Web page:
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New home, new amenities and new infrastructure. It all comes together thanks to Kinston’s Metro Districts. Metro Districts allow our community to invest in itself by carefully directing revenue towards important public infrastructure – roads, sidewalks and water/sewer lines, for instance – the basic needs of every city neighborhood. However, it also includes Kinston’s parks and open space and recreational trails. These are the things that create lasting value and enrich the quality of life for homeowners as Kinston grows.
Kinston Metro Districts are governed by a five-person Board of Directors, elected by eligible registered voters – including property owners and renters living within the District. The board holds regular meetings, which are open to the public and announced well in advance. So people can have their questions answered directly by those responsible for the Metro Districts themselves. Kinston’s Metro Districts also maintain a website with details about the Districts’ services and governance. The intention is to be as transparent as possible and make the operation and value of Kinston’s Metro Districts as clear as Colorado sunshine.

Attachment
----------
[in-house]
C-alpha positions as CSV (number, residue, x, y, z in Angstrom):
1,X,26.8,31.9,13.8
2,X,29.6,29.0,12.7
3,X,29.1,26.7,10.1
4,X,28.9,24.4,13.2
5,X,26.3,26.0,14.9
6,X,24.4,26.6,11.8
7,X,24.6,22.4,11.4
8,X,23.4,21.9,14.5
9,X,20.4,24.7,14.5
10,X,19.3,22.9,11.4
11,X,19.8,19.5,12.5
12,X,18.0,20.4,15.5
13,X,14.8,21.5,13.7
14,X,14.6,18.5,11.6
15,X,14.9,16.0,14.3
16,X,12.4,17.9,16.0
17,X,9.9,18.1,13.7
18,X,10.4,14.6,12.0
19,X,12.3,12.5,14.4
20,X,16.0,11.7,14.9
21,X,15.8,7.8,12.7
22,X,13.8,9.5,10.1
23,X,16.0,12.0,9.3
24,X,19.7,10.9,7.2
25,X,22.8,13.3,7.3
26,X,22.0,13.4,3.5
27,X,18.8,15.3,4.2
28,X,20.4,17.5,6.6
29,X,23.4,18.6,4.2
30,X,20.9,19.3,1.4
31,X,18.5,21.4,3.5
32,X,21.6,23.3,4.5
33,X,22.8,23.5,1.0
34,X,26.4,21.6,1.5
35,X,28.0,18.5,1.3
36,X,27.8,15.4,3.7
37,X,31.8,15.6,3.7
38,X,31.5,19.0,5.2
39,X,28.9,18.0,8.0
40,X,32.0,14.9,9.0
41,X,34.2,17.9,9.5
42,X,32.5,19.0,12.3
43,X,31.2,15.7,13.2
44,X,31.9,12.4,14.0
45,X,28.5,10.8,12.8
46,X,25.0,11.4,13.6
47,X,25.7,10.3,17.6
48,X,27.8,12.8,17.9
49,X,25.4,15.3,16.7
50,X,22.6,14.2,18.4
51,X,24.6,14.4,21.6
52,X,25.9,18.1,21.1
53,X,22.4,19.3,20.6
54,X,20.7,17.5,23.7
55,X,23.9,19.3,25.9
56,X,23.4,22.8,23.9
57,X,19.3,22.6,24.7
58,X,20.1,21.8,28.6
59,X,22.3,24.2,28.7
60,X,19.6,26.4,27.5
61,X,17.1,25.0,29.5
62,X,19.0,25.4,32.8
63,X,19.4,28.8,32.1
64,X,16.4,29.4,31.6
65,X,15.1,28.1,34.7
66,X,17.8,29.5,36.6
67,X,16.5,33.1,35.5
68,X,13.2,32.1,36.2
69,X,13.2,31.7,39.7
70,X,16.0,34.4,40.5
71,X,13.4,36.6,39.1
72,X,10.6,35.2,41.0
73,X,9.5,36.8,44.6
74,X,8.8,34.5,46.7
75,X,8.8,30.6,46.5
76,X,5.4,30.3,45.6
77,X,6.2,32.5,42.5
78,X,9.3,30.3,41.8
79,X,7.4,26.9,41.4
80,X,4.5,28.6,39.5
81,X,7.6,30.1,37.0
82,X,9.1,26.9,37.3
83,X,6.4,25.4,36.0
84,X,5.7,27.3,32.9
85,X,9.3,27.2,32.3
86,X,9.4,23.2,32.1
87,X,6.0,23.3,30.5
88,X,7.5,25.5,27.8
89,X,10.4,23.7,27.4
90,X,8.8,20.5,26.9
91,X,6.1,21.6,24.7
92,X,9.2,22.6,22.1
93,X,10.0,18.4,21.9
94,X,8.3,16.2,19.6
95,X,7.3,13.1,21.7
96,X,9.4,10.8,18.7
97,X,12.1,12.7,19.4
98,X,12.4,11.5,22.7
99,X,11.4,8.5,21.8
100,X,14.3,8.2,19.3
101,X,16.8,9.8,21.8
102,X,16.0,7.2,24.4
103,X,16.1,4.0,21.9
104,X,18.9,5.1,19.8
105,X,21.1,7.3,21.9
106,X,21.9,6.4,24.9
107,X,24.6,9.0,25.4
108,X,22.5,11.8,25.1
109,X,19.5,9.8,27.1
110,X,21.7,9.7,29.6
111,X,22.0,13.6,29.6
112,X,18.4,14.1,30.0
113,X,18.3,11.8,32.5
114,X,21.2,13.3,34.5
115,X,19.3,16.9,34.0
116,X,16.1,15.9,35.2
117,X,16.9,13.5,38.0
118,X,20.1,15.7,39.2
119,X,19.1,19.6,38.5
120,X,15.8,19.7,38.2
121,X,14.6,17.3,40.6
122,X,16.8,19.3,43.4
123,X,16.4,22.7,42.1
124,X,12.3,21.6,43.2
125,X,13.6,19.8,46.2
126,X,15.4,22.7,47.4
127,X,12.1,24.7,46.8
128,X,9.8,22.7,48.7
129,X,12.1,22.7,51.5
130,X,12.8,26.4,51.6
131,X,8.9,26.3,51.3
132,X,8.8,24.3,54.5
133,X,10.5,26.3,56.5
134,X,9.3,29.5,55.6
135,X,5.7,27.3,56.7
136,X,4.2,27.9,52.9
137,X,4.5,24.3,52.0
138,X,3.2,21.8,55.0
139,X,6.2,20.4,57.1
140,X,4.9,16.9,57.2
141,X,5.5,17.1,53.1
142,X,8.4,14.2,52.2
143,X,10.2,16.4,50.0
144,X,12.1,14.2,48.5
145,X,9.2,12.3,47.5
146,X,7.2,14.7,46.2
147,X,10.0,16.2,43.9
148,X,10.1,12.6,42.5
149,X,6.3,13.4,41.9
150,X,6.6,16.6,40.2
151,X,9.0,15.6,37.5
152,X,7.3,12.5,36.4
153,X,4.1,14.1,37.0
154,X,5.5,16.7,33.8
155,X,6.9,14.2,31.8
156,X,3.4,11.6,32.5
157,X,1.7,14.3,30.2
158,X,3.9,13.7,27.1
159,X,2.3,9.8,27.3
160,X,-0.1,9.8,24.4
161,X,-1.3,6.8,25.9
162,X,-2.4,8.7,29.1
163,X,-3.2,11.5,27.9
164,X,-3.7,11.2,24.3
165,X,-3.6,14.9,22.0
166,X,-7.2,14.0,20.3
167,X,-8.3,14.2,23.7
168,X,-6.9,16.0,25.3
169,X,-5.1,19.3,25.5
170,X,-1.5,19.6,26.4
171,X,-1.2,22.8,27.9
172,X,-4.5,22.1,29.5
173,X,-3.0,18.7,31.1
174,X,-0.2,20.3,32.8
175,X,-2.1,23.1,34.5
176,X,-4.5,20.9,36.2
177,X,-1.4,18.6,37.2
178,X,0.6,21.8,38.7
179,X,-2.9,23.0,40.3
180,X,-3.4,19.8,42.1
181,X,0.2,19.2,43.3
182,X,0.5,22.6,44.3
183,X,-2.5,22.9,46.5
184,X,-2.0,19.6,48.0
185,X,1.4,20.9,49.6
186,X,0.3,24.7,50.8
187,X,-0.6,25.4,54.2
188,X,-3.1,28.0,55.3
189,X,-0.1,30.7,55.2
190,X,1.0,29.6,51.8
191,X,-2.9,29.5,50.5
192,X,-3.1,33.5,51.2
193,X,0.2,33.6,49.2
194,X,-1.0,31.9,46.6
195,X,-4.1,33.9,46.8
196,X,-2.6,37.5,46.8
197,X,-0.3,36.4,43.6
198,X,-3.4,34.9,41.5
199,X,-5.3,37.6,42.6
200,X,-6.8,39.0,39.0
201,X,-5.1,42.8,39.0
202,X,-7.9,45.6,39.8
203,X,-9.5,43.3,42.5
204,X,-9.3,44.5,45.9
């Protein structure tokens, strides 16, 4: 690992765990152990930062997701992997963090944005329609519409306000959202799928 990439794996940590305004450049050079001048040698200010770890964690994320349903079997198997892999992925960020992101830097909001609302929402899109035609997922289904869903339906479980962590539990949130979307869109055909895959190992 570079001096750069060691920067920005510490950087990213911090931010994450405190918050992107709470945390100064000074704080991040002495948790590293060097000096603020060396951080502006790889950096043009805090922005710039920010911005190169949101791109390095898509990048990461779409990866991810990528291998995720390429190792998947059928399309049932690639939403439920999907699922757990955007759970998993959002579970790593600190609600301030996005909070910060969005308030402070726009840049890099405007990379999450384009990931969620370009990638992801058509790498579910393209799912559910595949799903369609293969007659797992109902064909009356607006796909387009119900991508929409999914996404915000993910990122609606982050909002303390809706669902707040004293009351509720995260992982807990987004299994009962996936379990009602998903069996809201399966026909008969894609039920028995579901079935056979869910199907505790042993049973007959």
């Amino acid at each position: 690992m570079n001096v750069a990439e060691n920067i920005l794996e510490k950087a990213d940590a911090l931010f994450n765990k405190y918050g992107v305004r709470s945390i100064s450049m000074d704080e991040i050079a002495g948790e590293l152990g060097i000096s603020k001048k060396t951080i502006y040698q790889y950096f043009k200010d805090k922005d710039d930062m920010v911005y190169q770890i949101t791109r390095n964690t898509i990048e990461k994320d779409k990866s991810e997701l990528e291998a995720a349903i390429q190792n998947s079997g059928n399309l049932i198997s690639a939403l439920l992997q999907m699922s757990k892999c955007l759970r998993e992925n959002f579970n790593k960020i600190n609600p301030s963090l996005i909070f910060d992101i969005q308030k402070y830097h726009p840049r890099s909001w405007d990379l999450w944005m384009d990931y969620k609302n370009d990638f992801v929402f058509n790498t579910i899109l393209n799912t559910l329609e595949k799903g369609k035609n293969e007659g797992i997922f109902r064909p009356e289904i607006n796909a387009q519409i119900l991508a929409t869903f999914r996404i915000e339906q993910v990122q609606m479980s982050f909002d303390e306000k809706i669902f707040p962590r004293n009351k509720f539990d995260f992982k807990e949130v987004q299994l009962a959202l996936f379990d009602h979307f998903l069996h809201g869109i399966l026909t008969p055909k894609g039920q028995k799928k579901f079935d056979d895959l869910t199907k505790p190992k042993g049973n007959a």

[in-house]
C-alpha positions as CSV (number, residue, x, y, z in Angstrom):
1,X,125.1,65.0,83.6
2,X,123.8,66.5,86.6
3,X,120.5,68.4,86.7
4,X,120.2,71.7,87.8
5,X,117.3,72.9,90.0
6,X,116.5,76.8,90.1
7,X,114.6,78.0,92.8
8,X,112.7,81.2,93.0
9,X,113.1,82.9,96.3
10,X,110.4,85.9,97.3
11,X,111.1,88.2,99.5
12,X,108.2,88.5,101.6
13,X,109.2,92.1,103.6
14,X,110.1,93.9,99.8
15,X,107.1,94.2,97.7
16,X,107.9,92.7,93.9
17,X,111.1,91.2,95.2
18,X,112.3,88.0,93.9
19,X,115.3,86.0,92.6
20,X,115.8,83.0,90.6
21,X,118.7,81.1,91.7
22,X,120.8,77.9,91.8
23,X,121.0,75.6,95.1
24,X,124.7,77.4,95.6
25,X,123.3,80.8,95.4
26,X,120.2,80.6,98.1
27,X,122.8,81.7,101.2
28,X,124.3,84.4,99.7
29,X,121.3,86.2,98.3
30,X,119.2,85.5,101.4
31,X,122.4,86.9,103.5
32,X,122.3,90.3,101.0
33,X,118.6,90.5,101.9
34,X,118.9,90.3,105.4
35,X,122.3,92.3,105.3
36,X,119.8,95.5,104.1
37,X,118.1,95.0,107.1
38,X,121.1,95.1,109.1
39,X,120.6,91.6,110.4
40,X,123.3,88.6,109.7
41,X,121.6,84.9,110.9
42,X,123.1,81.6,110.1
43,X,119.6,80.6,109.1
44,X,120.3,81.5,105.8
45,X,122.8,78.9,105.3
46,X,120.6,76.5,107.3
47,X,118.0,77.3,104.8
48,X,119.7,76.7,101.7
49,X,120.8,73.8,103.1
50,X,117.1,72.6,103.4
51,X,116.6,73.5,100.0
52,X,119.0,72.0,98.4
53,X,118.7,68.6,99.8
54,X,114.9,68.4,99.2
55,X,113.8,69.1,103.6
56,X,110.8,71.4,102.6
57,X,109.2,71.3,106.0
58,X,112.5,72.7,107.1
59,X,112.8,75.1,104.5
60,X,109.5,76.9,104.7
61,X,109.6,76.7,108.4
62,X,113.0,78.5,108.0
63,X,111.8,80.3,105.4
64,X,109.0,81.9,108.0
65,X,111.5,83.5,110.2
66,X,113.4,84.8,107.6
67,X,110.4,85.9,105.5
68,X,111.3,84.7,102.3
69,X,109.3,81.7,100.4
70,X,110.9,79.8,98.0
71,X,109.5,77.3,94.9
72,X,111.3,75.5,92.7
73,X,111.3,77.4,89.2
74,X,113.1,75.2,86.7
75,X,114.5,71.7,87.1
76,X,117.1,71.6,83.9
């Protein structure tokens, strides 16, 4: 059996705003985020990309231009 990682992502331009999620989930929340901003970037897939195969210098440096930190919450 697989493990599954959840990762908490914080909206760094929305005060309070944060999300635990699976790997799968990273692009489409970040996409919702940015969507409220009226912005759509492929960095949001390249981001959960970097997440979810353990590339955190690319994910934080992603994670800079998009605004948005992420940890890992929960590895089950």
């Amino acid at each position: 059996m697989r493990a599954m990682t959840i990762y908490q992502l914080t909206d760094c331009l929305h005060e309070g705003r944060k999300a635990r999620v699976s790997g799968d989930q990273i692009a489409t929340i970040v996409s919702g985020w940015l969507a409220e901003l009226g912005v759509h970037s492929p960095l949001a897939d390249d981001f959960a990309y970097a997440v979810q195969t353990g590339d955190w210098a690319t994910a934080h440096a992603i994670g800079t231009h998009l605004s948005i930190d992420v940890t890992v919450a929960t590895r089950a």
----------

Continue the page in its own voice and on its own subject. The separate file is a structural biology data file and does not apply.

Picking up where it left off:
Financing infrastructure through tax-exempt municipal (metro district) bonds is more cost effective than traditional bank financing and yields a lower overall infrastructure cost. The costs are repaid over many years through property taxes, rather than entirely through the initial sales price of a home.
Metropolitan districts are political subdivisions of the State and impose property taxes to generate the revenue needed for funding the construction of infrastructure as well as funding operations and maintenance. In Colorado, property taxes are paid on the “assessed value” of a property. Residential property currently is assessed at 7.15 % of the actual value of a home (actual value is established by the County assessor). Non-residential property currently is assessed at 29% of the actual value of the property (actual value is established by the County assessor).
Using metropolitan districts to finance the infrastructure of new development allows growth to pay its own way. Due to the passage of the Taxpayer Bill of Rights (TABOR) in 1992, cities and counties often do not have the ability to assist in financing the infrastructure that serves new development. Metropolitan districts are an efficient way to fill that void, providing the new development, and those who live and work within it, the ability to fund necessary infrastructure over time, through the issuance of tax-exempt municipal bonds. To learn more, please visit the official Kinston Metropolitan Districts website or one of the other informative links below.